Social Skills Groups are held at:
The Social Skills Place, Inc.
310 S. Happ Rd, Suite 201
Northfield, Illinois 60093
|Date and times:
Susan Stern, MSW, LCSW
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Very often our behavior, what we say and do, is influenced by our "values." What is a value? We may say: The ideas that we believe are important, the things that we rate highly are our values.
Values influence the way we view the world, the decisions we make, and ultimately our behavior itself. Values help us to gain real clarity about who we are and what we stand for. They are the family's ideas or strong personal beliefs about what is important and what is not. In addition, they guide us to what is good and what is bad; what is right and what is wrong. Values give meaning and direction to every part of the family's life.
“Being clear about your values and beliefs –committing to them – is critical to being assertive in resisting negative pressure,” according to Dr. Peter Benson of The Search Institute. “One of the reasons assertiveness is lacking in some kids is that they are just not clear what matters to them.”
Children need to be guided by intentional and thoughtful family values and then they will be guided in the way that is important to you.
Parents can communicate values first by setting the example they want their children to follow. Parenting with intention begins with understanding yourself and your own values and motivations. Parenting with intention is about being present and conscious in all that you do. It is important to talk with your children about these things as well to each other; Support your children's interests for they are also creating values. Most important, parents need to be consistent in their actions and words with the children, for children fully understand the values their parents hold.
Our children never fail to imitate us. Young children and adolescents alike learn a great deal about how to act by watching you. So, model the values and traits you wish to cultivate in your child: respect, friendliness, honesty, kindness, tolerance. Do things for other people without expecting a reward. Express thanks and offer compliments. Above all, treat your children the way you value people should be treated, with kindness, patience and respect. They will in turn reciprocate these same behaviors to you and to others.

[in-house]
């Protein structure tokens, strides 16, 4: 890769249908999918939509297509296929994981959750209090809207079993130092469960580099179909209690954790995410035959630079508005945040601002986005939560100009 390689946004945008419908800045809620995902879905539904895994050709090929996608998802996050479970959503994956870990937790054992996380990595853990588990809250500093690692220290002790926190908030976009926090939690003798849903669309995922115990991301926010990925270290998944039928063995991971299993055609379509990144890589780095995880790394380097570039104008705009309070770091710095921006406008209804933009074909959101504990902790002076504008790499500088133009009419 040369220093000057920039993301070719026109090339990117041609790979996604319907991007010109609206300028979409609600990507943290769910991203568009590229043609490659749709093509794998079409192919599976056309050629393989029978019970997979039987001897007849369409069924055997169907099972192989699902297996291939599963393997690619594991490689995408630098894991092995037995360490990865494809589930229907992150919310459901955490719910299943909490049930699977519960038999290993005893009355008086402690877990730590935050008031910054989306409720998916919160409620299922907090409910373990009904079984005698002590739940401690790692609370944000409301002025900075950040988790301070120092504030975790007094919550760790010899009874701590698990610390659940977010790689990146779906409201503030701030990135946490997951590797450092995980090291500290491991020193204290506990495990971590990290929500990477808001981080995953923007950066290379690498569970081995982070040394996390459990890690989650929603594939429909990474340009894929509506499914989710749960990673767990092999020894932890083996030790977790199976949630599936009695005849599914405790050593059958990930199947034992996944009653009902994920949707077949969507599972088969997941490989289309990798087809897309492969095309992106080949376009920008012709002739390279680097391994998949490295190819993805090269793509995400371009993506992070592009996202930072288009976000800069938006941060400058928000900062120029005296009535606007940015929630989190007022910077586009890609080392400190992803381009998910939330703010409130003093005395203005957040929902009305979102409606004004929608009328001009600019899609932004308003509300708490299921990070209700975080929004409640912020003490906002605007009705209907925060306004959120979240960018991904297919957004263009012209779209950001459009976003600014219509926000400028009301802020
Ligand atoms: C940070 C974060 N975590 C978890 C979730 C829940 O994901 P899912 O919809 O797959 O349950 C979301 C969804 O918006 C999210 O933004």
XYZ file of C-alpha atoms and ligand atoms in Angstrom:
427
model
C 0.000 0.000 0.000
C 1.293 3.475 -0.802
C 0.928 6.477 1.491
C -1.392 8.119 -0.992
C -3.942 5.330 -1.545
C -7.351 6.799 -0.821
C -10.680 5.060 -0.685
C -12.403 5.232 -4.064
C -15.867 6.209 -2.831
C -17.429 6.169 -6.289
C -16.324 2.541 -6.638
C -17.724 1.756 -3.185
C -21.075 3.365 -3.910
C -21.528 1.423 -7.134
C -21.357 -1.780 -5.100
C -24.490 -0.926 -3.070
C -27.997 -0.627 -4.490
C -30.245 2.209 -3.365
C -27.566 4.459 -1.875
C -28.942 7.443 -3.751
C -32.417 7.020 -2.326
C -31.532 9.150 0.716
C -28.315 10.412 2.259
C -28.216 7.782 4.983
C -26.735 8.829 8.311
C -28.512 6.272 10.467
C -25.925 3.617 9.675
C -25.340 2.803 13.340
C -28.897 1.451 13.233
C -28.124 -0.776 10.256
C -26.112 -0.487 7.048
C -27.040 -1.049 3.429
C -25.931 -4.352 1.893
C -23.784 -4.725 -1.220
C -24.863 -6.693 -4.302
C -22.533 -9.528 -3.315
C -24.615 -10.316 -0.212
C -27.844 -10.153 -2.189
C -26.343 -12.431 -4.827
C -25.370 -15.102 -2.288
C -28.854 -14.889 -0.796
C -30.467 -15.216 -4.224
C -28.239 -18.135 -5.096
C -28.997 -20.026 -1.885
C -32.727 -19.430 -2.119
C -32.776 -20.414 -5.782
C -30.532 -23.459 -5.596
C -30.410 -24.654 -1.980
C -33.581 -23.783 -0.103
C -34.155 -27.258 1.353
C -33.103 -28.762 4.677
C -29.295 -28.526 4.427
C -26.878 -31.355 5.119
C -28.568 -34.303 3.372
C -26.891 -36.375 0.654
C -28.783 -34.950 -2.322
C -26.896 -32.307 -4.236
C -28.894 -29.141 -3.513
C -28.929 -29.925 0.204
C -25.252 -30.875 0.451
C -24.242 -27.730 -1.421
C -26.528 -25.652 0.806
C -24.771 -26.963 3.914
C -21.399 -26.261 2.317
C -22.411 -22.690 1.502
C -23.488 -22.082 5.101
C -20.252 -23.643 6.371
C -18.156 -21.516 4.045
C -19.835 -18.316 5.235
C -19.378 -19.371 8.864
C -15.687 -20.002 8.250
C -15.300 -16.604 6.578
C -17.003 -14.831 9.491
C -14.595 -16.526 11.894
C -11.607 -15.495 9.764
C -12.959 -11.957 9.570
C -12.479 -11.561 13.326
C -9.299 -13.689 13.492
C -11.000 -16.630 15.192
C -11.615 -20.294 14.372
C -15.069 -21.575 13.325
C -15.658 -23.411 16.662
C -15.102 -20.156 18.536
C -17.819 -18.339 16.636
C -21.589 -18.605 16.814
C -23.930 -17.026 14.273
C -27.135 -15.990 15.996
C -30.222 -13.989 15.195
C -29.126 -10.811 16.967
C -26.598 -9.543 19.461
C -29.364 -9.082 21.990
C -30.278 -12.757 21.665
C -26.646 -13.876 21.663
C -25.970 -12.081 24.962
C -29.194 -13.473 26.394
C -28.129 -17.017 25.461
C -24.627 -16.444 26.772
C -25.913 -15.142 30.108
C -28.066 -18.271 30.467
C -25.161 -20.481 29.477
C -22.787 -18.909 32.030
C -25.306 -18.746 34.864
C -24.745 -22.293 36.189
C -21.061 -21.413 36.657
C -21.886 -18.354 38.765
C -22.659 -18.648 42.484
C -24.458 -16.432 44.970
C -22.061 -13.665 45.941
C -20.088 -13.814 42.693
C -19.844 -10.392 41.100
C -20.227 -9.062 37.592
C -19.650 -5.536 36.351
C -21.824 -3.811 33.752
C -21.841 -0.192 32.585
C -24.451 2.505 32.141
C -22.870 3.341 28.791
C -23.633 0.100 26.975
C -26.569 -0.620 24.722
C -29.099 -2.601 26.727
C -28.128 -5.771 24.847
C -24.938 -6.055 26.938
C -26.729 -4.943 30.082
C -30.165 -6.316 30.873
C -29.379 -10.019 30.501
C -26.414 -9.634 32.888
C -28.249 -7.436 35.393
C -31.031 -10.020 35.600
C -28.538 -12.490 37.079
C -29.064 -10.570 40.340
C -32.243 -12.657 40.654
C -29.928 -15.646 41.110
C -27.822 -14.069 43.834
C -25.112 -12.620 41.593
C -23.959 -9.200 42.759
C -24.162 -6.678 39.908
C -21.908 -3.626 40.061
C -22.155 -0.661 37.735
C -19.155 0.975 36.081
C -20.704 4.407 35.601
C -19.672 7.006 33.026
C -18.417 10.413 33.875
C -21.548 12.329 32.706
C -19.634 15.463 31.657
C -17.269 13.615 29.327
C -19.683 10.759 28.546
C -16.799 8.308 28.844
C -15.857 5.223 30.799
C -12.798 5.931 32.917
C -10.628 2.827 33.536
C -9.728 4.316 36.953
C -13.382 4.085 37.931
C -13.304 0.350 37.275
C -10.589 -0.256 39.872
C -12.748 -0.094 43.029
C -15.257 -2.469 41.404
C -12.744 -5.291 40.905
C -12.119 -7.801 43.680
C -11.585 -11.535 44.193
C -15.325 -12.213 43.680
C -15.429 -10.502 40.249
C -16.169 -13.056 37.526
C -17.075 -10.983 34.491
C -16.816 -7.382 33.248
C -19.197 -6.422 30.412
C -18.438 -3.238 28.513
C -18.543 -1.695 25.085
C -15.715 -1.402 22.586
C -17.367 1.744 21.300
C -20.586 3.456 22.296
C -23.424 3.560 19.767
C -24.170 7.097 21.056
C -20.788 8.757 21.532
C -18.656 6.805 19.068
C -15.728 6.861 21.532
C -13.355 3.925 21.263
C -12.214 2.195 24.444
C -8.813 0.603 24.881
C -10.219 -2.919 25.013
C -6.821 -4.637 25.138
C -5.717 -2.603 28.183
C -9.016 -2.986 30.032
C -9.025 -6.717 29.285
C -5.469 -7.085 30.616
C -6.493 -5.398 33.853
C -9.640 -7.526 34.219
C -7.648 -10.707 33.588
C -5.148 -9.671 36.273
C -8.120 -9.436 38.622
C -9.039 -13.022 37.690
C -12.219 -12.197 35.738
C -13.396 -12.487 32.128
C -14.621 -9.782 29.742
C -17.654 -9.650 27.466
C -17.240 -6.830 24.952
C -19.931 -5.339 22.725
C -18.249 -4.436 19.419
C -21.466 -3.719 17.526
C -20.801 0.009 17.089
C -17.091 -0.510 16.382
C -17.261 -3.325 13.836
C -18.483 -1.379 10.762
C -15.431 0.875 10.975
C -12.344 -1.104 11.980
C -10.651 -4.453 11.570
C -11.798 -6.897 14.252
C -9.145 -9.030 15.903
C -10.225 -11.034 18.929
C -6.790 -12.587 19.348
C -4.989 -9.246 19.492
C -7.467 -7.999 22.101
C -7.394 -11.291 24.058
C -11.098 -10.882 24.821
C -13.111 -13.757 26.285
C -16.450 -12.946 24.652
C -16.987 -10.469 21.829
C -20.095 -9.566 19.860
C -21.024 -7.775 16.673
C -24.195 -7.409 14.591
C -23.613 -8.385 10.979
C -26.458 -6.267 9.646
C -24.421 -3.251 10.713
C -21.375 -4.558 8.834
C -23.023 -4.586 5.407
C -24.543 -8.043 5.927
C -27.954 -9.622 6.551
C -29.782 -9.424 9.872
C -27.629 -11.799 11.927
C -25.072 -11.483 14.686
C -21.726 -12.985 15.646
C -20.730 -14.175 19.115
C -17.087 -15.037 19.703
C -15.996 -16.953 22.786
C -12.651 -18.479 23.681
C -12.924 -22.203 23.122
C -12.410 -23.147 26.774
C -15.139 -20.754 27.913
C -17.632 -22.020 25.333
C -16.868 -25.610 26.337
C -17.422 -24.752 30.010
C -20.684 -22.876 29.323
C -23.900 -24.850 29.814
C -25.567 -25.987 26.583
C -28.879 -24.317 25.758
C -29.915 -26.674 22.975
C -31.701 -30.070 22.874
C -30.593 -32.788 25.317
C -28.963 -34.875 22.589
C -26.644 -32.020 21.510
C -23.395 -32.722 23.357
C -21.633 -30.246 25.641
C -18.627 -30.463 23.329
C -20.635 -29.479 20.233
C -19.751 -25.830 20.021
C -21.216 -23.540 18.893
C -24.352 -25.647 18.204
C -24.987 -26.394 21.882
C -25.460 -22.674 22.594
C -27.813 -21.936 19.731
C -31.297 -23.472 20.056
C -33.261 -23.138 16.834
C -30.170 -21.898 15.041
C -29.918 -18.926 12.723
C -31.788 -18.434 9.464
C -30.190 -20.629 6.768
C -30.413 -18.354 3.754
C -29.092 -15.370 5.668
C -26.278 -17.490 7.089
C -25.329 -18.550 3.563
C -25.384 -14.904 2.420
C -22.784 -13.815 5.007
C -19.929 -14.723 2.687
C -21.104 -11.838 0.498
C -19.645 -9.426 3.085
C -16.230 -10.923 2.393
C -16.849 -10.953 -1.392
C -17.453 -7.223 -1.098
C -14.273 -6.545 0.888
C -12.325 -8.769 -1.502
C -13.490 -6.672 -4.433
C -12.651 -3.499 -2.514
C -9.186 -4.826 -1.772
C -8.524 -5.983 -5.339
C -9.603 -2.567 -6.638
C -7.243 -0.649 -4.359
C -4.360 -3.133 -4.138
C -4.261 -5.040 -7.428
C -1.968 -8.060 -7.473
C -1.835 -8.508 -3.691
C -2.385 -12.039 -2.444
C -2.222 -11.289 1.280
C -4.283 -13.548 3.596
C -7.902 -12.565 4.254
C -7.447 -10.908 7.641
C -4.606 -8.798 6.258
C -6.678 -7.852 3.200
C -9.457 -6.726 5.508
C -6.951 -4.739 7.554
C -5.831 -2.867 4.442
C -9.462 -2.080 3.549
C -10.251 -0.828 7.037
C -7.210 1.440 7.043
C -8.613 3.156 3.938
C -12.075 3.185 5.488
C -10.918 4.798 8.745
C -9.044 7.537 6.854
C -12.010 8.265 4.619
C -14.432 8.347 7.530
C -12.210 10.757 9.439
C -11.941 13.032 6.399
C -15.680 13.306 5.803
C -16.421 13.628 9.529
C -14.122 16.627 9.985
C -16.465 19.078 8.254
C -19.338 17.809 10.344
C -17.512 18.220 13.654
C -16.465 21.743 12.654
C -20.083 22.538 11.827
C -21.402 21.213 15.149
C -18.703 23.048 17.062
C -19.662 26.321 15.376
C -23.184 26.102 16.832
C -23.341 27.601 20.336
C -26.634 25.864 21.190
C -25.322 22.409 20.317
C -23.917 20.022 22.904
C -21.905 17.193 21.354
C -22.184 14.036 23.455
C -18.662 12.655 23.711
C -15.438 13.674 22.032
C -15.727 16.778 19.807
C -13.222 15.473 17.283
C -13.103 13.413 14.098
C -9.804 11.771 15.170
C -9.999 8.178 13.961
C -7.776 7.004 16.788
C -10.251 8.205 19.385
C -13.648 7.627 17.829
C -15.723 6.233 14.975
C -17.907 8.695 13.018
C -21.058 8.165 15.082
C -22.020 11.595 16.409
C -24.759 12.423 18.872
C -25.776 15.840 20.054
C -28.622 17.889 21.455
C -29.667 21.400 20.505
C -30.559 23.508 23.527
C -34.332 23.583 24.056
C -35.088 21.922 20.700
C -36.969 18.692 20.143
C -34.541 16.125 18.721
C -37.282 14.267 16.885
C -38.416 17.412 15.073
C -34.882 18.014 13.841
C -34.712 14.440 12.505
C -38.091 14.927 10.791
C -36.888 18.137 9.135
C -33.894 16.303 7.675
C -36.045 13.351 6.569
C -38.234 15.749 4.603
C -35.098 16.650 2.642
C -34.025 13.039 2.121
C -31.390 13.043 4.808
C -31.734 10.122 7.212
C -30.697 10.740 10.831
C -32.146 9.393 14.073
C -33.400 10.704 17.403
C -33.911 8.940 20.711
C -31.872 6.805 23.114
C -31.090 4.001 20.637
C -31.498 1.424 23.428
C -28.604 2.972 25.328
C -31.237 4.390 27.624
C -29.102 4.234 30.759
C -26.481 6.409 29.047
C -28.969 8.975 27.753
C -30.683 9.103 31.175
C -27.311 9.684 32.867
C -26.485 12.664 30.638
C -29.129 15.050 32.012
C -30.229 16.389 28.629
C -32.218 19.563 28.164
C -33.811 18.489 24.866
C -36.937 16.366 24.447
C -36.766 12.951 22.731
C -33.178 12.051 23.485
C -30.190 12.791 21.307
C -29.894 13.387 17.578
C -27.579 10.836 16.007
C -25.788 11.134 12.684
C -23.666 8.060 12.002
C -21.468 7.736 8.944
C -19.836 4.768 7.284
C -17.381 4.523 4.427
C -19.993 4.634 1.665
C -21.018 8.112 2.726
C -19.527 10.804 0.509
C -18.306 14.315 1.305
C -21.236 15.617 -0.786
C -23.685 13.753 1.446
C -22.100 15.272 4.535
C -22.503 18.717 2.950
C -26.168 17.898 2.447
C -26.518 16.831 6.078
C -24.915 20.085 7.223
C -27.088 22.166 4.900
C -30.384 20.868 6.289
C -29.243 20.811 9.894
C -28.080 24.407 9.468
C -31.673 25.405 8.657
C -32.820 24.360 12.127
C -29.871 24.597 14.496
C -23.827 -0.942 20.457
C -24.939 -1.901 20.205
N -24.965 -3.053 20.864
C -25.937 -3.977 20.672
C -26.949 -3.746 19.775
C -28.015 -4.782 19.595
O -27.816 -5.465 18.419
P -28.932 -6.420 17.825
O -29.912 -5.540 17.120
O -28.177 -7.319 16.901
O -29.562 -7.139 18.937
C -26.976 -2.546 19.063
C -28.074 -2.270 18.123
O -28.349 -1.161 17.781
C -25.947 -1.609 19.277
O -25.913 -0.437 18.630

What can parents do to incorporate intentional values?
- Parents need to talk about their family values and why these particular things are important to their family. They also need to help children learn to respect the values of others.
Values may change throughout a lifetime. So remember, the family is laying an important foundation for their child's values to grow when they:
- know what their values are
- know why they were chosen
- talk with the children about social relationships and values
Values affect your family in many ways:
- what they do with their time
- how they spend their money
- how they prepare in school
- healthy eating habits/ how they dress
- their set of beliefs and practices; their religion
- how they relate to each other and to others
What are you teaching your children to value?
Choose your values thoughtfully and intentionally.
“When we seek to discover the best in others, we somehow bring out the best in ourselves.” ~William Ward
Some ideas taken from Dr. Peter Benson of The Search Institute, Minneapolis, MN.
-- Susan Stern, LCSW is the founder of The Social Skills Place, Inc.